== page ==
The court below found that Mr. Simpson intended to gift his children the fair market value of the shares and rectified the will as such. The practical effect of the decision was to gift the children a surplus of what the surviving shareholder actually paid for the shares (remember, the life insurance proceeds went to Mr. Simpson’s spouse and were deducted from the market value of the shares).
What is ademption?
A gift will “adeem” where a specific item of property is gifted through a will, and that piece of property is sold or otherwise ceases to exist at the time of the testator’s death. If this occurs, the gift fails and the beneficiary receives nothing.
Because Mr. Simpson left his children a specific gift of his shares in the private corporation, and the shares were no longer owned by Mr. Simpson on his death, the gift to the children adeemed and they received nothing under his will. The residue of the estate passed to Mr. Simpson’s spouse.
What did the testator intend?
Did Mr. Simpson intentionally choose not to buy out the other shareholder during his lifetime and, by extension, intend that the gift to his children fail? Did Mr. Simpson instead want his children to have the fair market value of the shares in the event that he died without first buying the other shareholder out? Or, in the event that he did not buy out the other shareholder, did Mr. Simpson intend that his children receive the proceeds of the sale of the shares less the life insurance proceeds?
The court grappled with these questions in Simpson and ultimately found that the evidence supported an inference that Mr. Simpson intended that his children receive the amount owed by the surviving shareholder under the shareholder agreement: i.e. the fair market value less the life insurance proceeds. The court found that Mr. Simpson intended that his spouse receive the life insurance proceeds.
The court came to this conclusion by analyzing the available extrinsic evidence—Janet Slade’s file. Ms. Slade was the lawyer who drafted Mr. Simpson’s will. Ms. Slade’s notes indicated that Mr. Simpson and Ms. Zaste intended that their estates pass to each other, with the exception of the shares which were carved out to go directly to Mr. Simpson’s children. The court also found that Mr. Simpson knew about the provision of the shareholder agreement that required the buy-out at his death if he had not purchased the other shareholder’s shares.
The court found that Mr. Simpson failed to appreciate that in the absence of him buying out the other shareholder, the shares could not go to his children because on his death the
shareholder’s agreement required his executor to transfer the shares to the other shareholder (see para 110). Consequently, the gift of the shares adeemed. Ms. Slade did not review the shareholder agreement before drafting the will, so she did not advise Mr. Simpson on the interaction between it and the will.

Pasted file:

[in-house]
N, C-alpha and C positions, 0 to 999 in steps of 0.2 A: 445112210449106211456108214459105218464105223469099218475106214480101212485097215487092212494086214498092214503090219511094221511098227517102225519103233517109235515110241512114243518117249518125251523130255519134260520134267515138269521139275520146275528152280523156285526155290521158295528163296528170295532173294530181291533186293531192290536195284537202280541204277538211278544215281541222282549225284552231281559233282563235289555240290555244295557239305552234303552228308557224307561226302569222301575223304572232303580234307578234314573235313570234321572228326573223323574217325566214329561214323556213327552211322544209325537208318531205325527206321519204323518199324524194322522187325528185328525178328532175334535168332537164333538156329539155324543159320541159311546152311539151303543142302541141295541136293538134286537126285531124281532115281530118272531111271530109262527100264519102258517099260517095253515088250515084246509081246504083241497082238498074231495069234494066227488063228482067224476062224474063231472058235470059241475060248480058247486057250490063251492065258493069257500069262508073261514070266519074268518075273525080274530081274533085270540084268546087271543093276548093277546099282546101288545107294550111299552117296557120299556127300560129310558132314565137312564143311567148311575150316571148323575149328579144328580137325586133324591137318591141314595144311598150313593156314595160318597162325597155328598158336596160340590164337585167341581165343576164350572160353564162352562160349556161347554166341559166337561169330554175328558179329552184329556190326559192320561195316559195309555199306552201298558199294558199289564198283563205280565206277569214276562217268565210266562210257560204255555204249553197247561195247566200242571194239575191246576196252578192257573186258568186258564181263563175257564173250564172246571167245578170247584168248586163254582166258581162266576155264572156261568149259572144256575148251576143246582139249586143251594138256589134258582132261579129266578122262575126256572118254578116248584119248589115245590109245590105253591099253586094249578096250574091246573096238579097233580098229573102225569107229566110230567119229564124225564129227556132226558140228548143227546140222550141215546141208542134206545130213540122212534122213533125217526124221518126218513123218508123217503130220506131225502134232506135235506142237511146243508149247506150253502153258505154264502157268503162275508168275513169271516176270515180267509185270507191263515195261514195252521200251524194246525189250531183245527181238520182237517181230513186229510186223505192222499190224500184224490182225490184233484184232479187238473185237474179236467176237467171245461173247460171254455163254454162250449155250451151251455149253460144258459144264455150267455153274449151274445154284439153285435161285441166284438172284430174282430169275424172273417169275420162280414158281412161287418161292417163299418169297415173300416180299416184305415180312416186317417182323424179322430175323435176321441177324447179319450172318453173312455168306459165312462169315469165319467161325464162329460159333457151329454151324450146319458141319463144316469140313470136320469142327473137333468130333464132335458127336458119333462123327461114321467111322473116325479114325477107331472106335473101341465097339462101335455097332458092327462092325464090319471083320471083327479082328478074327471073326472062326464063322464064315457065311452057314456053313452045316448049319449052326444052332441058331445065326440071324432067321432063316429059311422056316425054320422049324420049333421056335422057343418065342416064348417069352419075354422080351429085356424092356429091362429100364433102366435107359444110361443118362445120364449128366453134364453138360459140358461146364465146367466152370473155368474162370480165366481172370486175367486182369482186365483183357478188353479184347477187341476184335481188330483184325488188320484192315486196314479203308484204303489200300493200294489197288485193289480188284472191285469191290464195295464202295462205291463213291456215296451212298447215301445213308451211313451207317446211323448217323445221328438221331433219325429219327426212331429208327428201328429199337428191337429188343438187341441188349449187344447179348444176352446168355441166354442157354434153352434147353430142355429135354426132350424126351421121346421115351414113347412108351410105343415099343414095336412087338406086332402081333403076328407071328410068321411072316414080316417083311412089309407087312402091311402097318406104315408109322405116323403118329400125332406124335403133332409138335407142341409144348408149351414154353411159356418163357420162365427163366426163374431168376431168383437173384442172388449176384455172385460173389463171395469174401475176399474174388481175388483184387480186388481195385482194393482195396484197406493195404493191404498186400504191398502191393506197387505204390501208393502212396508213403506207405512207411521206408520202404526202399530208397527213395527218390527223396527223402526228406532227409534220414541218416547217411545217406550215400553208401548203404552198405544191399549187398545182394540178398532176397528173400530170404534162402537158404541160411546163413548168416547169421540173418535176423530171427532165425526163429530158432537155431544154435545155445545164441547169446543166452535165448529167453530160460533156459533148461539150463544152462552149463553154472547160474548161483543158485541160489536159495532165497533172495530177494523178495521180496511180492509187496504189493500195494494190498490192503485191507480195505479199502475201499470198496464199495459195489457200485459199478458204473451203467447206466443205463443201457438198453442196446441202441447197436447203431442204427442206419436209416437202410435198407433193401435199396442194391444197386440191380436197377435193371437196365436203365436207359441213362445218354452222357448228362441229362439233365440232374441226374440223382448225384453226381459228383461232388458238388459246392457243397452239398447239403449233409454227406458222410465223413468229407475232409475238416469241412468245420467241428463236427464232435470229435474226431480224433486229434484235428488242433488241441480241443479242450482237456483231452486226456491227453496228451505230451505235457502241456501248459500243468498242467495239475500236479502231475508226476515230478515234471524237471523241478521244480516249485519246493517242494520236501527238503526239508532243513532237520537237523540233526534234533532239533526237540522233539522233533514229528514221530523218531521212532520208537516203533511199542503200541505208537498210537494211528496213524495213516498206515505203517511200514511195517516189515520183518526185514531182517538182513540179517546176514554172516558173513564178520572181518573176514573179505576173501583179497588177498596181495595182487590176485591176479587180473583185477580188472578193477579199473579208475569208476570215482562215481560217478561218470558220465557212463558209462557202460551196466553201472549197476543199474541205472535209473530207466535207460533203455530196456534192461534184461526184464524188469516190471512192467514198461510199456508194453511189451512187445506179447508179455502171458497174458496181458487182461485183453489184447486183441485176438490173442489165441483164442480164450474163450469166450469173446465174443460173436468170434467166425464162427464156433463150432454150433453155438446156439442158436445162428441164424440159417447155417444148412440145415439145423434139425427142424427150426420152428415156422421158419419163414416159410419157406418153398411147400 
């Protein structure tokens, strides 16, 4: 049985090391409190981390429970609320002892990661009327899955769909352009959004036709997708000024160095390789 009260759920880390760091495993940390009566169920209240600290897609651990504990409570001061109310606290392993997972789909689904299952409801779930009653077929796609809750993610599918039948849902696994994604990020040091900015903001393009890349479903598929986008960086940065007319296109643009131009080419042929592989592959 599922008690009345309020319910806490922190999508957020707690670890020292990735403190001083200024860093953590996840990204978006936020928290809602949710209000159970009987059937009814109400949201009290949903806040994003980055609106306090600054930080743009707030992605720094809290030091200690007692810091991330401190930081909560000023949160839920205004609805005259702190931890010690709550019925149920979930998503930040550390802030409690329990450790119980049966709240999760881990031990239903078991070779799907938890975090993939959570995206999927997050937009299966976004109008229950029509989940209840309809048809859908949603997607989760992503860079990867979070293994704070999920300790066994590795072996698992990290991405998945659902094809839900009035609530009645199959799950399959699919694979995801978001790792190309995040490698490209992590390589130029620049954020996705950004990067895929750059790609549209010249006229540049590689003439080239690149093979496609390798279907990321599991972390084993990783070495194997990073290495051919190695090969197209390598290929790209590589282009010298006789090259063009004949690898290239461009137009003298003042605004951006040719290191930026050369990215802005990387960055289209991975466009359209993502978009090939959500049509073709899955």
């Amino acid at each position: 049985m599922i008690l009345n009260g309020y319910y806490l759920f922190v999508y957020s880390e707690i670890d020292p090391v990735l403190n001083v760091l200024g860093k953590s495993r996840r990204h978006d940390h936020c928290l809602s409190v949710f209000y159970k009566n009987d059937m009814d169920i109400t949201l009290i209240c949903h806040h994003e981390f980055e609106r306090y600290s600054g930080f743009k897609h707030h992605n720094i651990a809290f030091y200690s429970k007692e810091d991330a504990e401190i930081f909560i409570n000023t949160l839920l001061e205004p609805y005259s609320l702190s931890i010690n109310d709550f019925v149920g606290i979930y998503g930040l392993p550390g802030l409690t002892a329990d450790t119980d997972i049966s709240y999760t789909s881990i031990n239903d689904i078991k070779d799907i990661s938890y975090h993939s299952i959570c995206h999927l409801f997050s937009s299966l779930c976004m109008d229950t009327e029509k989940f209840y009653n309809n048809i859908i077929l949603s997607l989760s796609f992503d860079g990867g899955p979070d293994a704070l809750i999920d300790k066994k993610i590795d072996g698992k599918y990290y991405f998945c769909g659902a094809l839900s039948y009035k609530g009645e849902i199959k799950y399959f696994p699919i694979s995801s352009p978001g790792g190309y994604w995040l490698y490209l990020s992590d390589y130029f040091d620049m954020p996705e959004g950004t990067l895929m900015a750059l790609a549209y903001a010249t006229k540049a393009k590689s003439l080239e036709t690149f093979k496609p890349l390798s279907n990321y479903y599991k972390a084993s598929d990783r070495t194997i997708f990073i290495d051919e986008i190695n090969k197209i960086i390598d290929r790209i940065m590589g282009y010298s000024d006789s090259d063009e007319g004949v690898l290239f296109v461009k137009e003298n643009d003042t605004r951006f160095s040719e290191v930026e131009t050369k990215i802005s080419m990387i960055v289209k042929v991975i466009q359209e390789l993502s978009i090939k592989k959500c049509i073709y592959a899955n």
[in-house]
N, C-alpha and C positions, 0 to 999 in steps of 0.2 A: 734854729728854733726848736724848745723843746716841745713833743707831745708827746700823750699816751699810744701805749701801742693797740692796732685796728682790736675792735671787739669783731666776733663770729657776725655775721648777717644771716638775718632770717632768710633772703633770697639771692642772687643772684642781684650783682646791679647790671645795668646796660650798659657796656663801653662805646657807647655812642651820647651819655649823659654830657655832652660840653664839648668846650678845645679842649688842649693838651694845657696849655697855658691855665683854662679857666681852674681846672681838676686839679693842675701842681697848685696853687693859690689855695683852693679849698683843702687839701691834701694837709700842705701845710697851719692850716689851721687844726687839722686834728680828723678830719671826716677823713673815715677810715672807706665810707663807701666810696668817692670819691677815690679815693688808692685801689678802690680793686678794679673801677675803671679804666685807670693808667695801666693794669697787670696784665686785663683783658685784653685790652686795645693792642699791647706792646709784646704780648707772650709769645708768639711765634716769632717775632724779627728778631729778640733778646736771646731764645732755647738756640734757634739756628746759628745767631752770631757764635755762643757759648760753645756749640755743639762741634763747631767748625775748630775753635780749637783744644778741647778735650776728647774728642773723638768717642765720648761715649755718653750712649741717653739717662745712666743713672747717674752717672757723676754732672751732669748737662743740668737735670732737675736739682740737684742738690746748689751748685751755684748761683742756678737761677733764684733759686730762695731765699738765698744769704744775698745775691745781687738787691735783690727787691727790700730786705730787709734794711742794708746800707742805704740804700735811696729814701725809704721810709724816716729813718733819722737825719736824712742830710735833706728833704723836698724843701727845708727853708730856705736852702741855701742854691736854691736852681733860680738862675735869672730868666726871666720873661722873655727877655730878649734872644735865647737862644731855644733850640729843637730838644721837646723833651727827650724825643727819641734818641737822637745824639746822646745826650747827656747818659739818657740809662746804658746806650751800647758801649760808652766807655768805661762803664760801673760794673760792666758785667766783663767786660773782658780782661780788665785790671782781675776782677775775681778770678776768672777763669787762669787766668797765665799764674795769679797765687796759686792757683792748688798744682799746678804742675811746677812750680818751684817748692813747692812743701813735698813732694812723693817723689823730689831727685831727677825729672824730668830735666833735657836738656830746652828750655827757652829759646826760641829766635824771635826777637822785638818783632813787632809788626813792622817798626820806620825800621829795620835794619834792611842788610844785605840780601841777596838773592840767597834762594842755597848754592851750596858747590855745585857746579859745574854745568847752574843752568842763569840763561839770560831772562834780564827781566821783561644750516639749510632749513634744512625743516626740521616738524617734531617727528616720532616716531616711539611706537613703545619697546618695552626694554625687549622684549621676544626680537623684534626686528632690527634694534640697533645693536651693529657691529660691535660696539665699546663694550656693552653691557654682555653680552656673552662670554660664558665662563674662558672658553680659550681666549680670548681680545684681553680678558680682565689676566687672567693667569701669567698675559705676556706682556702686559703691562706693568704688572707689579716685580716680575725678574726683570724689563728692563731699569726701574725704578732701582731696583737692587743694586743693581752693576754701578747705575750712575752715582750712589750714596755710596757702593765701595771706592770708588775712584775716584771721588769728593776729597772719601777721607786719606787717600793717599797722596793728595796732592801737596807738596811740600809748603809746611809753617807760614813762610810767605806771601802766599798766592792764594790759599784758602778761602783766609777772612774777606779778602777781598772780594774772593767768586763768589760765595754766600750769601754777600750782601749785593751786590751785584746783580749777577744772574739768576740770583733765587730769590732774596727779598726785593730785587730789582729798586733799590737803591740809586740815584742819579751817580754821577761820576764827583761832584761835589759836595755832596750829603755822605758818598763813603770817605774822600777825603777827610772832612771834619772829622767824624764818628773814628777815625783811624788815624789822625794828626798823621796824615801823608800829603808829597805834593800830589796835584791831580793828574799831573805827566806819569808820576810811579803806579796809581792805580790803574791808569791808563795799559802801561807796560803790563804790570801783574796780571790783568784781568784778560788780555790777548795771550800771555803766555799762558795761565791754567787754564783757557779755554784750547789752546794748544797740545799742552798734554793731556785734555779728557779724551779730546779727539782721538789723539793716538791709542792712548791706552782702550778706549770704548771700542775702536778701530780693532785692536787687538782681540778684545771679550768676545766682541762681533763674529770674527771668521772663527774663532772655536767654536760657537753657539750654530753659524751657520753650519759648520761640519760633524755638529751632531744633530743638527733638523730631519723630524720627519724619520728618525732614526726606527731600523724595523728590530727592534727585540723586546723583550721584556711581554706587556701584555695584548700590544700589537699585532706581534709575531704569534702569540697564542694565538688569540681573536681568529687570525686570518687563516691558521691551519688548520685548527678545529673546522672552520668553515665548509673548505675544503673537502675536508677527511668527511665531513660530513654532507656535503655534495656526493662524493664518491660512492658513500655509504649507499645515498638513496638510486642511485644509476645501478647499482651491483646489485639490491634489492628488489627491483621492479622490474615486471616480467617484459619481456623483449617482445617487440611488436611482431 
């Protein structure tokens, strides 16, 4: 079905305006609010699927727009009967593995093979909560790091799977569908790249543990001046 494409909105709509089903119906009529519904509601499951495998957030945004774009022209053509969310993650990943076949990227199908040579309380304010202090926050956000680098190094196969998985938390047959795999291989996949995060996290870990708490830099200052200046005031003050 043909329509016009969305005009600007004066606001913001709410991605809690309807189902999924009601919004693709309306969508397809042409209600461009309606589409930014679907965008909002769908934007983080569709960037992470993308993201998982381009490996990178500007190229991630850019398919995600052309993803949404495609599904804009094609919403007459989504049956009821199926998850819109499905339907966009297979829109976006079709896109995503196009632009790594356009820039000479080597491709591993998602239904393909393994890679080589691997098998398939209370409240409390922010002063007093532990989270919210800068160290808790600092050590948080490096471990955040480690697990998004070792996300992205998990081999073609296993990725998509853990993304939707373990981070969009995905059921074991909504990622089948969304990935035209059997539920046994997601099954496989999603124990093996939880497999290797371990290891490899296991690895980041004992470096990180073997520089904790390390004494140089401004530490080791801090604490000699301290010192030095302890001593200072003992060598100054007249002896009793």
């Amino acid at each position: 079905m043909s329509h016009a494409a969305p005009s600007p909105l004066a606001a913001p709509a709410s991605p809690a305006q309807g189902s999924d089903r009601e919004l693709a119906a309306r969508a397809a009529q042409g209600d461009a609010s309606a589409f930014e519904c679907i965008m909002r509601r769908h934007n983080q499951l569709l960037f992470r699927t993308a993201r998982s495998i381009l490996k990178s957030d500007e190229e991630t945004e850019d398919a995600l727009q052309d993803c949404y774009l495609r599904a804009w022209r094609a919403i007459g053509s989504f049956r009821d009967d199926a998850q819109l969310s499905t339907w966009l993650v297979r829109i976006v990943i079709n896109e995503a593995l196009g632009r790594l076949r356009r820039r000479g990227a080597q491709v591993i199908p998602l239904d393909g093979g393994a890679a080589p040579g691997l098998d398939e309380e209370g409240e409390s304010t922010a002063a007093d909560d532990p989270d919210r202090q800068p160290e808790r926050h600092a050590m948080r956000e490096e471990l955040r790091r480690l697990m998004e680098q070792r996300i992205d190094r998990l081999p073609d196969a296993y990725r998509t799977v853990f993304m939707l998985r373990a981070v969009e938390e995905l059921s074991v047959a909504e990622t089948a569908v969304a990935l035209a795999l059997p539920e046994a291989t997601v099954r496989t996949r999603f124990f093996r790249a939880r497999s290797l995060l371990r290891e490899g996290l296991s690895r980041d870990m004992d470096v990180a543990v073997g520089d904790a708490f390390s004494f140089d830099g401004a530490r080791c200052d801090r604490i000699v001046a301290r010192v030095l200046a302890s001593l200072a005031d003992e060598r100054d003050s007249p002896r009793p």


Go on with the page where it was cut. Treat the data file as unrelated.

A Note on Intention
In Simpson, the court of appeal cautions that the general principles of rectification in the context of section 59 (1) of WESA are that rectification align the will with what the will maker intended to do, and not—what with the benefit of hindsight—the will-maker should have intended to do (see para 99). The court cites Canada (Attorney General) v. Fairmont Hotels, 2016 SCC 56, for this proposition.
In Fairmont, the Supreme Court of Canada states: “rectification is not equity’s version of a mulligan. Courts rectify instruments which do not correctly record agreements. Courts do not rectify agreements where their faithful recording in an instrument has led to an undesirable or otherwise unexpected outcome” (see para 39). Section 59 (1) (a) of WESA: “An error arising from an accidental slip or omission”
The court of appeal found that the mistake contained in Mr. Simpson’s will was an omission arising from Mr. Simpson’s failure to realize that his intended gift of the shares would not go to his children due to the operation of the survivor clause in the shareholder agreement and his failure to address this clause with the lawyer drafting his will (see para 148).
The court of appeal interpreted the wording of section 59 of WESA to be broader than that of the English legislation on which it was based, which only allows for the rectification of a “clerical error” made in a will by the draftsperson or a “failure [of the draftsperson] to understand the will-maker’s instructions” (see paras 145-147).
The court interpreted the statutory language contained in s. 59 of WESA liberally and clarified that the statutory power allows the court to go beyond remedying mistakes made in drafting by the will drafter or transcriber—the mistake may also be that of the testator.
Ultimately, “what matters is that [there] must be an error; it must be intentional; and it must be one that prevents the will-maker’s true intentions from prevailing” (see para 147).